This bill also guarantees the right of local governments, public-private partnerships, and cooperatives to deliver broadband service – which would seemingly override the barriers in place today in 21 states that block municipal broadband and the remaining states that don’t allow electric cooperatives to be ISPs.

This and the other bills have some downsides. The biggest downside is the use of a reverse auction.  There are two big problems with reverse auctions that the FCC doesn’t seem to want to acknowledge. First, a reverse auction requires the FCC to predetermine the areas that are eligible for grants – and that means relying on their lousy data. Just this month I was working with three different rural counties where the FCC records show the entire county has good broadband because of over-reporting of speeds by a wireless ISP. In one county, a WISP claimed countywide availability of 300 Mbps broadband. In another county a WISP claimed countywide coverage of 100 Mbps symmetrical broadband coverage, when their closest transmitter was a county and several mountain ranges away. Until these kinds of mapping issues are fixed, any FCC auctions are going to leave out a lot of areas that should be eligible for grants. The people living in these areas should not suffer due to poor FCC data collection.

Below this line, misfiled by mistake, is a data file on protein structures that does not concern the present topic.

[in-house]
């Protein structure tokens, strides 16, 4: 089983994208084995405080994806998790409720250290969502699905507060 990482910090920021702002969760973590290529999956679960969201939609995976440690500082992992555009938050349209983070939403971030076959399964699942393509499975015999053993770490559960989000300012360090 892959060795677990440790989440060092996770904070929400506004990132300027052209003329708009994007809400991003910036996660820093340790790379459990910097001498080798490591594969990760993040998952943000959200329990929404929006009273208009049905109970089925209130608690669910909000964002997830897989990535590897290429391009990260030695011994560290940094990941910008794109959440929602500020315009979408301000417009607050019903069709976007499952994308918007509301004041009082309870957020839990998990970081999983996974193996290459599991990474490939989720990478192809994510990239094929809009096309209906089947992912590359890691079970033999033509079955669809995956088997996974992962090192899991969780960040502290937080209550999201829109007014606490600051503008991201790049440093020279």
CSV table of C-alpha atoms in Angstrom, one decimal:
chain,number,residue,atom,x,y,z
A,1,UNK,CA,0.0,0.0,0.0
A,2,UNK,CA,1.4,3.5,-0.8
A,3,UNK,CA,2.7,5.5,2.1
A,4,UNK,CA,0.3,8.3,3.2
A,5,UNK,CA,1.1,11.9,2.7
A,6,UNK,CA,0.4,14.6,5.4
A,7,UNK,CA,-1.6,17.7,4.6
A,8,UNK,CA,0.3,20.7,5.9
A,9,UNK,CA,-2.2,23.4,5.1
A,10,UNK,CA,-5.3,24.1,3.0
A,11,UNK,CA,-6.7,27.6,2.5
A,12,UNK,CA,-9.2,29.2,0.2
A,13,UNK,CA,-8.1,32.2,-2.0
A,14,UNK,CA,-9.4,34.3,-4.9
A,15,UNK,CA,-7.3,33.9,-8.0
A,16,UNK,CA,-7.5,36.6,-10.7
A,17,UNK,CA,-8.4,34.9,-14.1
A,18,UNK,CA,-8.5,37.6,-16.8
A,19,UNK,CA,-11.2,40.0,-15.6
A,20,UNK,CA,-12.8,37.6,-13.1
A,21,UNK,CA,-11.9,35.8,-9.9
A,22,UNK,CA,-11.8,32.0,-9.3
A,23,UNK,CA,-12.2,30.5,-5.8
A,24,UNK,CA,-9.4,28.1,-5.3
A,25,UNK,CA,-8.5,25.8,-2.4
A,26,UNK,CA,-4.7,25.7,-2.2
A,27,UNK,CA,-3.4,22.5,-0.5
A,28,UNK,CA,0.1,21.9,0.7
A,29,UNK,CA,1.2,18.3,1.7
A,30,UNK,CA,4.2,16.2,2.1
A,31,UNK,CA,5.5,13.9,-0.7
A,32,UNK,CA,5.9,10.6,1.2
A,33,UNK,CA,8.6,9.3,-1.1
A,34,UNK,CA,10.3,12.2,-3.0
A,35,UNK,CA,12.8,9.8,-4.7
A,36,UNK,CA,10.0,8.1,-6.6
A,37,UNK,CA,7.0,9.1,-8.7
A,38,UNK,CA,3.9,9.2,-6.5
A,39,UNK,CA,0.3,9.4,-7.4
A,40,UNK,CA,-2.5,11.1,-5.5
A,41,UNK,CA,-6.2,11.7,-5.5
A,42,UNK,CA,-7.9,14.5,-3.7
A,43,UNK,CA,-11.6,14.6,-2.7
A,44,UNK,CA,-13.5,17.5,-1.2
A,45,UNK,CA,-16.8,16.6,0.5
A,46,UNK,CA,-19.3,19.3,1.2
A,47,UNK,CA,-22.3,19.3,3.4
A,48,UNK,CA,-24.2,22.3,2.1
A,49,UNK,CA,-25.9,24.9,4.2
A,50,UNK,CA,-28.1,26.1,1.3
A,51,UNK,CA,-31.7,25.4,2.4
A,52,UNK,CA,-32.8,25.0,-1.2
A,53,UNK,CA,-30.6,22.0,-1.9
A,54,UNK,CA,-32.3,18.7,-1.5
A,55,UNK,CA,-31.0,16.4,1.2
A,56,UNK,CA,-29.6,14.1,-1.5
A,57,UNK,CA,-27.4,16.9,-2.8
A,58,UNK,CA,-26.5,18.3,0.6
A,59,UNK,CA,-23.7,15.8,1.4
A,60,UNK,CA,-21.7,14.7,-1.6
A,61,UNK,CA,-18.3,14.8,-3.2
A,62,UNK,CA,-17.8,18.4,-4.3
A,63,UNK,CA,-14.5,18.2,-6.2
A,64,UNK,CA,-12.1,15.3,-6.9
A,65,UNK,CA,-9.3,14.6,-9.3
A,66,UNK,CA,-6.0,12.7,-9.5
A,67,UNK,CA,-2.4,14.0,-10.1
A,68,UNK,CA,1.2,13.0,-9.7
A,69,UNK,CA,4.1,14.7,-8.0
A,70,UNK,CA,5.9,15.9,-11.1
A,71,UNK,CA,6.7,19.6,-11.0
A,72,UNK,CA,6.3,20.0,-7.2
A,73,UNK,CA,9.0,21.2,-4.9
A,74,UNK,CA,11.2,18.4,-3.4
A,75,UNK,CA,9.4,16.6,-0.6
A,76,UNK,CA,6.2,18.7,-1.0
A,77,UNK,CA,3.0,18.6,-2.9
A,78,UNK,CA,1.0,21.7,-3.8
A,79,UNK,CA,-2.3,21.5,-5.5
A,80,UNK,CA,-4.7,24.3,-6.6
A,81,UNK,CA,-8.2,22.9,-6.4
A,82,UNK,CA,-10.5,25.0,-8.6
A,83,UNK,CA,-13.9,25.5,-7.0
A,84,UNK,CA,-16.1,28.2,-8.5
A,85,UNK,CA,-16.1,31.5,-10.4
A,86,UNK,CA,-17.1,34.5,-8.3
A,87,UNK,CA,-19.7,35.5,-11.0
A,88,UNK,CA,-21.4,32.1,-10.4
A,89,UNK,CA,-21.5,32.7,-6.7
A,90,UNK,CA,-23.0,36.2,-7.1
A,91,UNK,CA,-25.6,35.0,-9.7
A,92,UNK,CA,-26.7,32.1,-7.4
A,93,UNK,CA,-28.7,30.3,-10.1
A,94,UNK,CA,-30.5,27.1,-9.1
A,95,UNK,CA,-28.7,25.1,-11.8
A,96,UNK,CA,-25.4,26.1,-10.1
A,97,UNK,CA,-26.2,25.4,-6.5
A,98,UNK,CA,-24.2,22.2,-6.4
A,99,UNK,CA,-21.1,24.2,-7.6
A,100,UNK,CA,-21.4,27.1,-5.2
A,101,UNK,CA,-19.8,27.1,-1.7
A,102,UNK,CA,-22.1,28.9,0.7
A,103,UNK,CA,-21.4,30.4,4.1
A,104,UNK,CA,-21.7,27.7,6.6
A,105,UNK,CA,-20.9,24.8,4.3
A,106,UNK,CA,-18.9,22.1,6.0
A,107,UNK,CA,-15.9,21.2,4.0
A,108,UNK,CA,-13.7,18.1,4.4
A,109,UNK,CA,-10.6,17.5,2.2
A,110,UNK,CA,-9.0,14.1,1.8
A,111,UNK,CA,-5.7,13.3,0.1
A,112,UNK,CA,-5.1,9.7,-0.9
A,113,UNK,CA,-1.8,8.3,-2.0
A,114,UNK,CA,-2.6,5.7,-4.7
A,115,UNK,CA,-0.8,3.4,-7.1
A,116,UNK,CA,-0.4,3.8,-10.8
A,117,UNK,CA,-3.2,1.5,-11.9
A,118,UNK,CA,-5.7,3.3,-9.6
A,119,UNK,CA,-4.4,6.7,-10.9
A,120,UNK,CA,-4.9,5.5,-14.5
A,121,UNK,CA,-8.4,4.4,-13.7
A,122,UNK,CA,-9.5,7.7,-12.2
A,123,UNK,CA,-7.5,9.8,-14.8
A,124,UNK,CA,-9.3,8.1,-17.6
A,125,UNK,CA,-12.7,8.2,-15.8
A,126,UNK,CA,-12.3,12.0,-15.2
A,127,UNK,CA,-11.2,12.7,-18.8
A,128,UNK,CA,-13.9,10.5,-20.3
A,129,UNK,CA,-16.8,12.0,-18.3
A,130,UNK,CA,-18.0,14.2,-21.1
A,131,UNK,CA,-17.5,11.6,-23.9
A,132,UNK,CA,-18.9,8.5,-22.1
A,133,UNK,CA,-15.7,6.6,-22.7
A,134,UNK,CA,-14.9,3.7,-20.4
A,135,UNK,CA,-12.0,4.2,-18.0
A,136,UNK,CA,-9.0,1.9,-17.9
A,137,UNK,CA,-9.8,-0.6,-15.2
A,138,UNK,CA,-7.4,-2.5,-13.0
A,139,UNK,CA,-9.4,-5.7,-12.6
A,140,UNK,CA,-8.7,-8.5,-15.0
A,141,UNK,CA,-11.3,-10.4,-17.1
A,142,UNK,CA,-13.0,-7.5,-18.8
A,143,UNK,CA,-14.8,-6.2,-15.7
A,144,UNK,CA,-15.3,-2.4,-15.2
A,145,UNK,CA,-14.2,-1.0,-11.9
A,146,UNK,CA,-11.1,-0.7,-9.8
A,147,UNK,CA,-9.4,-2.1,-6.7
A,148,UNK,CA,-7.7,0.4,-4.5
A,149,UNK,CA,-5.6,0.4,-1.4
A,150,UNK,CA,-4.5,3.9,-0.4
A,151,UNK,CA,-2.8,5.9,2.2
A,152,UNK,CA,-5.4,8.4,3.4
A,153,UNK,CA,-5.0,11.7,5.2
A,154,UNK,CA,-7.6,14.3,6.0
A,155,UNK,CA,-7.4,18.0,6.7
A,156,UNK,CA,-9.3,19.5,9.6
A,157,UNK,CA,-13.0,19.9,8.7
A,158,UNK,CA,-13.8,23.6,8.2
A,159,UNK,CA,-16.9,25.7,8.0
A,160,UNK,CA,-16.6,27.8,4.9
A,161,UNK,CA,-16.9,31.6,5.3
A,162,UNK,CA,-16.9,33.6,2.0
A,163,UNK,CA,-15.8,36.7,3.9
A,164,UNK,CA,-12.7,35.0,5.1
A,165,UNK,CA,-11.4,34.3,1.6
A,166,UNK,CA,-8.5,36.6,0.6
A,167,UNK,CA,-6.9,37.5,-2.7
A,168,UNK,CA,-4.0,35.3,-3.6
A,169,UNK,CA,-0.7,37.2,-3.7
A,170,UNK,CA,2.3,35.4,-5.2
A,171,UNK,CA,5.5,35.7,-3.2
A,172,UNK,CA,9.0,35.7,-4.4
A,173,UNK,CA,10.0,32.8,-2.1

Second, there are not enough shovel ready projects ready to chase $80 billion in grant funding. If there is no decent ISP ready to build in a predetermined area, the funding is likely to revert to a satellite provider, like happened when Viasat was one of the largest winners in the CAF II reverse auction. The FCC also recently opened the door to allowing rural DSL into the upcoming RDOF grant – a likely giveaway to the big incumbent telcos.

This particular bill has a lot of focus on affordability, and I am a huge fan of getting broadband to everybody. But policymakers have to know that this comes at a cost. If a grant recipient is going to offer affordable prices and even lower prices for low-income households then the amount of grant funding for a given project has to be higher than what we saw with RDOF. There also has to be some kind of permanent funding in place if ISPs are to provide discounts of $50 to $75 for low-income households – that’s not sustainable out of an ISP revenue stream.